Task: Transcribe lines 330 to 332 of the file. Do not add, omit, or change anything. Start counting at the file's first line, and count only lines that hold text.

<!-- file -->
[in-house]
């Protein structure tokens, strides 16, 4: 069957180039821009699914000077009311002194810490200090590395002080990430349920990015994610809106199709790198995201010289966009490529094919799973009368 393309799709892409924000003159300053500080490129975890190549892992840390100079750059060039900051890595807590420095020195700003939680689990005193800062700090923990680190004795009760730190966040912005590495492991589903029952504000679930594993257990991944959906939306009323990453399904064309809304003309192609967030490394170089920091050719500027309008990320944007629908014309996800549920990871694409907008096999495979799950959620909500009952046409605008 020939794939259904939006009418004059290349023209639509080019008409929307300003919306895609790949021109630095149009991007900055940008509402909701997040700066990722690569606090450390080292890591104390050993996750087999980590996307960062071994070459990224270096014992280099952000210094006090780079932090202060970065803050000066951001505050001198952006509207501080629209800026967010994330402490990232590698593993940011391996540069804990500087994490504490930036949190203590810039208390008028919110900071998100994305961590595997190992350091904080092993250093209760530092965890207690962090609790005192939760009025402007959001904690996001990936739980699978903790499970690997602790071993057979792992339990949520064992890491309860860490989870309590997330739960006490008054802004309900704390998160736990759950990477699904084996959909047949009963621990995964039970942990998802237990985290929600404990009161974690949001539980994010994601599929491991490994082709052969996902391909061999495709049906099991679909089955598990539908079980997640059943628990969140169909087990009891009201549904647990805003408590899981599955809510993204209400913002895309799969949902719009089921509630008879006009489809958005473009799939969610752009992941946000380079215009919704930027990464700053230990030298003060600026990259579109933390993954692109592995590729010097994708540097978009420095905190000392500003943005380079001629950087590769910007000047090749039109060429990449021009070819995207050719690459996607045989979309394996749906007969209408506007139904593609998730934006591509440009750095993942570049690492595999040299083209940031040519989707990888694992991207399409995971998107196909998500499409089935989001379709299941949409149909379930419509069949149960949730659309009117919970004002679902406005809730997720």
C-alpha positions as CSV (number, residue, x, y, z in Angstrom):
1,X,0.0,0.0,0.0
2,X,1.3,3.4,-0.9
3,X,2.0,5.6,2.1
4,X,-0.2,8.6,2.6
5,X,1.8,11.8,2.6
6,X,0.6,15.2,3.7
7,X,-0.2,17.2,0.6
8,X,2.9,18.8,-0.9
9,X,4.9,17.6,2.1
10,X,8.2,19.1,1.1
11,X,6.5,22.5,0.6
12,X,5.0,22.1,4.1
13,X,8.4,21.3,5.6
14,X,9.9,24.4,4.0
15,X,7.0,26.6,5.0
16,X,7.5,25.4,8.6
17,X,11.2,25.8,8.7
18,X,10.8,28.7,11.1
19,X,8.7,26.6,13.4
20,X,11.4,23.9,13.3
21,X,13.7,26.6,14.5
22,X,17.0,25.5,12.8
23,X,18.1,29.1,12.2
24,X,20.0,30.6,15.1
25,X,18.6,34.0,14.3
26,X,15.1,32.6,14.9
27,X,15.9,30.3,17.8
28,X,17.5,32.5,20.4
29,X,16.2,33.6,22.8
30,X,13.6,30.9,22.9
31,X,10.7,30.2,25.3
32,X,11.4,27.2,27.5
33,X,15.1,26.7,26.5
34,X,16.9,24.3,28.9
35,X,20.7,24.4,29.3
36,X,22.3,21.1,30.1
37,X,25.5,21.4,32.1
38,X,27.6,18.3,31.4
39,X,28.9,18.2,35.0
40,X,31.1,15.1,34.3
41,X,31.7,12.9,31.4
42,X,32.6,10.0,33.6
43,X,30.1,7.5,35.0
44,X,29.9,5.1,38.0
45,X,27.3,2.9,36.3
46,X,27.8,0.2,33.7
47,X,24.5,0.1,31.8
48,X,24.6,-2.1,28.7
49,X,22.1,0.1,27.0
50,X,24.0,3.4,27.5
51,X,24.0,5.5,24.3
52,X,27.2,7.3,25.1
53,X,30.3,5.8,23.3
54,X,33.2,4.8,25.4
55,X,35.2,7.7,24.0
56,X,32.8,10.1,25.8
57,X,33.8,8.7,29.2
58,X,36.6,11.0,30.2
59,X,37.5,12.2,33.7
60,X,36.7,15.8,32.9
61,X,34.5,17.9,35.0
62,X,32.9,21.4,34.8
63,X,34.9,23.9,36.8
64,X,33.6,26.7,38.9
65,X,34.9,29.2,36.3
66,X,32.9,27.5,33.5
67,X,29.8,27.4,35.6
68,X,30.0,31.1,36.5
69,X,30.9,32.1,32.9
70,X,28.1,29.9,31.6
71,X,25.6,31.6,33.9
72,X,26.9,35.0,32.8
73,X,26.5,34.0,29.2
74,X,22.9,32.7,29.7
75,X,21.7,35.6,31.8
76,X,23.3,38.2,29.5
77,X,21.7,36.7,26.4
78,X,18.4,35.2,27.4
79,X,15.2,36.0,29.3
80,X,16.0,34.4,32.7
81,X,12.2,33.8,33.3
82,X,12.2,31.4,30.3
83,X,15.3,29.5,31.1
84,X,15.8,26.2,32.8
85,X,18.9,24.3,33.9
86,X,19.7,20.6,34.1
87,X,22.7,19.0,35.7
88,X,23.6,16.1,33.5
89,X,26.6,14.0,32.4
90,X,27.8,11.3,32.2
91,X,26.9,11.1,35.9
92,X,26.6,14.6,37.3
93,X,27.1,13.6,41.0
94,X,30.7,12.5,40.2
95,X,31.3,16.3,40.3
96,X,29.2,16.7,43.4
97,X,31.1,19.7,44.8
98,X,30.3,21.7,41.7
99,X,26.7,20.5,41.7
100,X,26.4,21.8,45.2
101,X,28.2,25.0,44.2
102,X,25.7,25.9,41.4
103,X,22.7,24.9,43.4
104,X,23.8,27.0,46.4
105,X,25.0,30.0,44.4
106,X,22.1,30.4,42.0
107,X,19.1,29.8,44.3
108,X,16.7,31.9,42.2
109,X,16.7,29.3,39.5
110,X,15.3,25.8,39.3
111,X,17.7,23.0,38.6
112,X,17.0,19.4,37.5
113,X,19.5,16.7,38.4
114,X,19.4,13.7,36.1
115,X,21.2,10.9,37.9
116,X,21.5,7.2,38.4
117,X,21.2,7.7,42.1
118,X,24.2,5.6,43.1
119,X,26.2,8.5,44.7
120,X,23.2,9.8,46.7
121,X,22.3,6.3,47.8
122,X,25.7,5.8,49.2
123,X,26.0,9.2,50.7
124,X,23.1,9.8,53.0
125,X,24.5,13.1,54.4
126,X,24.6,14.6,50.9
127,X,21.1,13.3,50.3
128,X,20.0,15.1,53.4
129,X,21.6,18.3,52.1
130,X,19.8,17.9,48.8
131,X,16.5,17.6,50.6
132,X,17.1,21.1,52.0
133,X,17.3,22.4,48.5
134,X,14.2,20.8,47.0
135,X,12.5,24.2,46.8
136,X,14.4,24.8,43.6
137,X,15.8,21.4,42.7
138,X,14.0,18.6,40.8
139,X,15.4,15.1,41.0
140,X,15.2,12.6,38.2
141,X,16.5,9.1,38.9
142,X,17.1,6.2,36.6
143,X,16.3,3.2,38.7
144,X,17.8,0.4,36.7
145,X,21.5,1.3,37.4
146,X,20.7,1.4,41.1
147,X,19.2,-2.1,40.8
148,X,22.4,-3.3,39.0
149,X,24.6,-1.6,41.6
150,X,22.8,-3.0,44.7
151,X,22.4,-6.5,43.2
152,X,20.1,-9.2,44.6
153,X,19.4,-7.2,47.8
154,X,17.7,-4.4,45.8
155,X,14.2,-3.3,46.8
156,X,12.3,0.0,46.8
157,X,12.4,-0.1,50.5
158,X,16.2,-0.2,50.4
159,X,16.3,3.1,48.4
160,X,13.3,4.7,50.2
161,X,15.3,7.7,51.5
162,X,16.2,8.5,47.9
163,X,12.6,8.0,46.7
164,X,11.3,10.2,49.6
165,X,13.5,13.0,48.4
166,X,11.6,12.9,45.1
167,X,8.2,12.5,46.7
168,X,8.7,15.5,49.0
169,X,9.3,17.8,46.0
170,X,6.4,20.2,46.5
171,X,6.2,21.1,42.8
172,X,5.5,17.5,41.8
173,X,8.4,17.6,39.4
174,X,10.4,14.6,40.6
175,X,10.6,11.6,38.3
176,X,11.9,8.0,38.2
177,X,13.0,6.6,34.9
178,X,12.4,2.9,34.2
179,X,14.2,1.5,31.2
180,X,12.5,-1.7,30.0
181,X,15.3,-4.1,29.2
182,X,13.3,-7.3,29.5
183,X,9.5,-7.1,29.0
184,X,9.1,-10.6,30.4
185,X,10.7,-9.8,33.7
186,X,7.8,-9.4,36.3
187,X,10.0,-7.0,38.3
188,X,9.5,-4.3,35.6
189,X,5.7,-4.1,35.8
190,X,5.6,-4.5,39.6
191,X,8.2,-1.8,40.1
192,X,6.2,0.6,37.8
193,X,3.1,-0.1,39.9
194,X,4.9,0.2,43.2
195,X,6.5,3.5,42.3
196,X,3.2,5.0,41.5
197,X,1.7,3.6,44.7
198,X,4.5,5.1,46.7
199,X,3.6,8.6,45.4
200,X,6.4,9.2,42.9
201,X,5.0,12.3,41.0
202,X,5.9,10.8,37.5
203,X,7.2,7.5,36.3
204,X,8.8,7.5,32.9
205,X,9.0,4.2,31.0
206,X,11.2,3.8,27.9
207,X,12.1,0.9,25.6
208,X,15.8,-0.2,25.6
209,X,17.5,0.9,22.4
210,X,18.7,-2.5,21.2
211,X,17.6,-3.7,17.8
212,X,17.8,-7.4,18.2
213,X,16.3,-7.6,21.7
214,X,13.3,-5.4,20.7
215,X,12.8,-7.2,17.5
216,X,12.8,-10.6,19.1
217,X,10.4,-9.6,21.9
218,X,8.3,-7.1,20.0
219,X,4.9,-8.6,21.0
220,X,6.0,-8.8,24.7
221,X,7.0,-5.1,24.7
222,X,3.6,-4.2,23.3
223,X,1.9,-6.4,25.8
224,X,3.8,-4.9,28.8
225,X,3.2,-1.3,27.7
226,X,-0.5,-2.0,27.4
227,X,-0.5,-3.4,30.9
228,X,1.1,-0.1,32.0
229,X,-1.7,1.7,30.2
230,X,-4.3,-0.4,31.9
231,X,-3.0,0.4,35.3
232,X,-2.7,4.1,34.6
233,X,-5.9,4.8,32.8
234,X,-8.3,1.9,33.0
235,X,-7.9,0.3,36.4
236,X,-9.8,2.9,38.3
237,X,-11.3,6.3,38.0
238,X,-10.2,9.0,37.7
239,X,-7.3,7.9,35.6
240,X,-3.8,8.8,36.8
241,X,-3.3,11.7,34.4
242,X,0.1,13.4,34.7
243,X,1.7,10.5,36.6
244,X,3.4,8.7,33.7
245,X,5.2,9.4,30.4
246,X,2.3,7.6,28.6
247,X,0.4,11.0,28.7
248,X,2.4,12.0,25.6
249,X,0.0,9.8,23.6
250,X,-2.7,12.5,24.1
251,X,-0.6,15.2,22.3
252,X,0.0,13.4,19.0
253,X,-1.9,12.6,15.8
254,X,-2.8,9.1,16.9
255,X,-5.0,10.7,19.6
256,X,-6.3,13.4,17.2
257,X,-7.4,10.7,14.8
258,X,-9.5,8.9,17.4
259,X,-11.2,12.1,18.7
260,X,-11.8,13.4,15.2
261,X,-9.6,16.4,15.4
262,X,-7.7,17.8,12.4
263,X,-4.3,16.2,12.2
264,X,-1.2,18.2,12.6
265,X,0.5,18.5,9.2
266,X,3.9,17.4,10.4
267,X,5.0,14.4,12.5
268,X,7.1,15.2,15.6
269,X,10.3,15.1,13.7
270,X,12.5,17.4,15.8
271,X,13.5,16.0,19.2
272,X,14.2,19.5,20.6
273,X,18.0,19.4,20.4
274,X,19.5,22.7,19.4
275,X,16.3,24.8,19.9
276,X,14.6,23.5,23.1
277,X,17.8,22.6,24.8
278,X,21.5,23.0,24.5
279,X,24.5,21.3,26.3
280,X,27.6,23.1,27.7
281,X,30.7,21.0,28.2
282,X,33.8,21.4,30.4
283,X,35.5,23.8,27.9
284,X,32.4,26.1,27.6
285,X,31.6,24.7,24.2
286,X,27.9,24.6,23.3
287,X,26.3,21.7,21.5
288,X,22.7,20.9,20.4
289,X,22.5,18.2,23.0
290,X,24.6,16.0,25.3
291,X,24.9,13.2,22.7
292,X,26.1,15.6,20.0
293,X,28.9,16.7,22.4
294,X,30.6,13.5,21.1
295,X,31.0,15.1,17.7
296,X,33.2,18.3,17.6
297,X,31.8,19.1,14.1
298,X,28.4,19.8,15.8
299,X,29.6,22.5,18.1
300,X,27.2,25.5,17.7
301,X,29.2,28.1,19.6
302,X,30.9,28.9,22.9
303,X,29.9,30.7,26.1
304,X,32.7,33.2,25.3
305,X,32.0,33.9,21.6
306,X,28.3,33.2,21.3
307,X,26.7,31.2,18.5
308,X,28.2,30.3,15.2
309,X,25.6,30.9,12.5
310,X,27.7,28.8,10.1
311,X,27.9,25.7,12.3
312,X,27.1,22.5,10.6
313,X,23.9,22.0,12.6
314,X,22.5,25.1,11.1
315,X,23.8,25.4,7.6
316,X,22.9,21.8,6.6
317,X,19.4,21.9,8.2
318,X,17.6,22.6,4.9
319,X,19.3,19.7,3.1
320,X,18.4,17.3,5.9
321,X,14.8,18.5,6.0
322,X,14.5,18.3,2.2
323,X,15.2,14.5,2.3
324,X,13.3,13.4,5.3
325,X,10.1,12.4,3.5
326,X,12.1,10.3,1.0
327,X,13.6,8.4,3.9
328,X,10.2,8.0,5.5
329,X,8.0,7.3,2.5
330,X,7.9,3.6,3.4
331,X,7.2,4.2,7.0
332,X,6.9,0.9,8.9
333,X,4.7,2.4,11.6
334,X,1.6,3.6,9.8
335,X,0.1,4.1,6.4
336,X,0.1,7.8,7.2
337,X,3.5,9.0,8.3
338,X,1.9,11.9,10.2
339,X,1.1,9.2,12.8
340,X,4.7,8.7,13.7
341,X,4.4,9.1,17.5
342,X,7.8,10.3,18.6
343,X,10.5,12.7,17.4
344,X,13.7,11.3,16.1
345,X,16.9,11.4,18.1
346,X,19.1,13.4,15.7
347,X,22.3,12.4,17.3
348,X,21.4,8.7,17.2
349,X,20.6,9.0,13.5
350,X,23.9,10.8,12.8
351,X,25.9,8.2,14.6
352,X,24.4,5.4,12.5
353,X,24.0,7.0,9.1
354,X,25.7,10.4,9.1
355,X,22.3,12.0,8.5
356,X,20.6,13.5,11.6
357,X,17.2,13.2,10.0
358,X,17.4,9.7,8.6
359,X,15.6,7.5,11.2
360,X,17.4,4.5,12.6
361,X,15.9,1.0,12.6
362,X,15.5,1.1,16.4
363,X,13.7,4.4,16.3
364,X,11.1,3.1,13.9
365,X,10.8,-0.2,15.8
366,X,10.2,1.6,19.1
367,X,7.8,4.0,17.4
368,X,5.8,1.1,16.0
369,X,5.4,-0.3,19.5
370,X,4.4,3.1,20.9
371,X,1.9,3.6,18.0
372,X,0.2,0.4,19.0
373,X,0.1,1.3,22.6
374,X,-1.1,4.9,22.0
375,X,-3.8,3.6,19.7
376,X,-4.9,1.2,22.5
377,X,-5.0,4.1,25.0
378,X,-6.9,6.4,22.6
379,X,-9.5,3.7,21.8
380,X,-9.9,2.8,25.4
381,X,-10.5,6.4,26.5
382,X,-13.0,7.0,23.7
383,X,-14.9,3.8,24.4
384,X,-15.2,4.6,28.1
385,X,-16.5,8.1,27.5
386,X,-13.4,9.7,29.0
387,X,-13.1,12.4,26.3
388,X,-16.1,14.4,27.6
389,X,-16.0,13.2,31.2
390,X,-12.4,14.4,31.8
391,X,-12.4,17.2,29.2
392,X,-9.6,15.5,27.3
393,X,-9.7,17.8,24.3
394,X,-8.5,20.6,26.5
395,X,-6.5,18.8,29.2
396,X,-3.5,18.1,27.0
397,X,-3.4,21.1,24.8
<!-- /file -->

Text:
327,X,13.6,8.4,3.9
328,X,10.2,8.0,5.5
329,X,8.0,7.3,2.5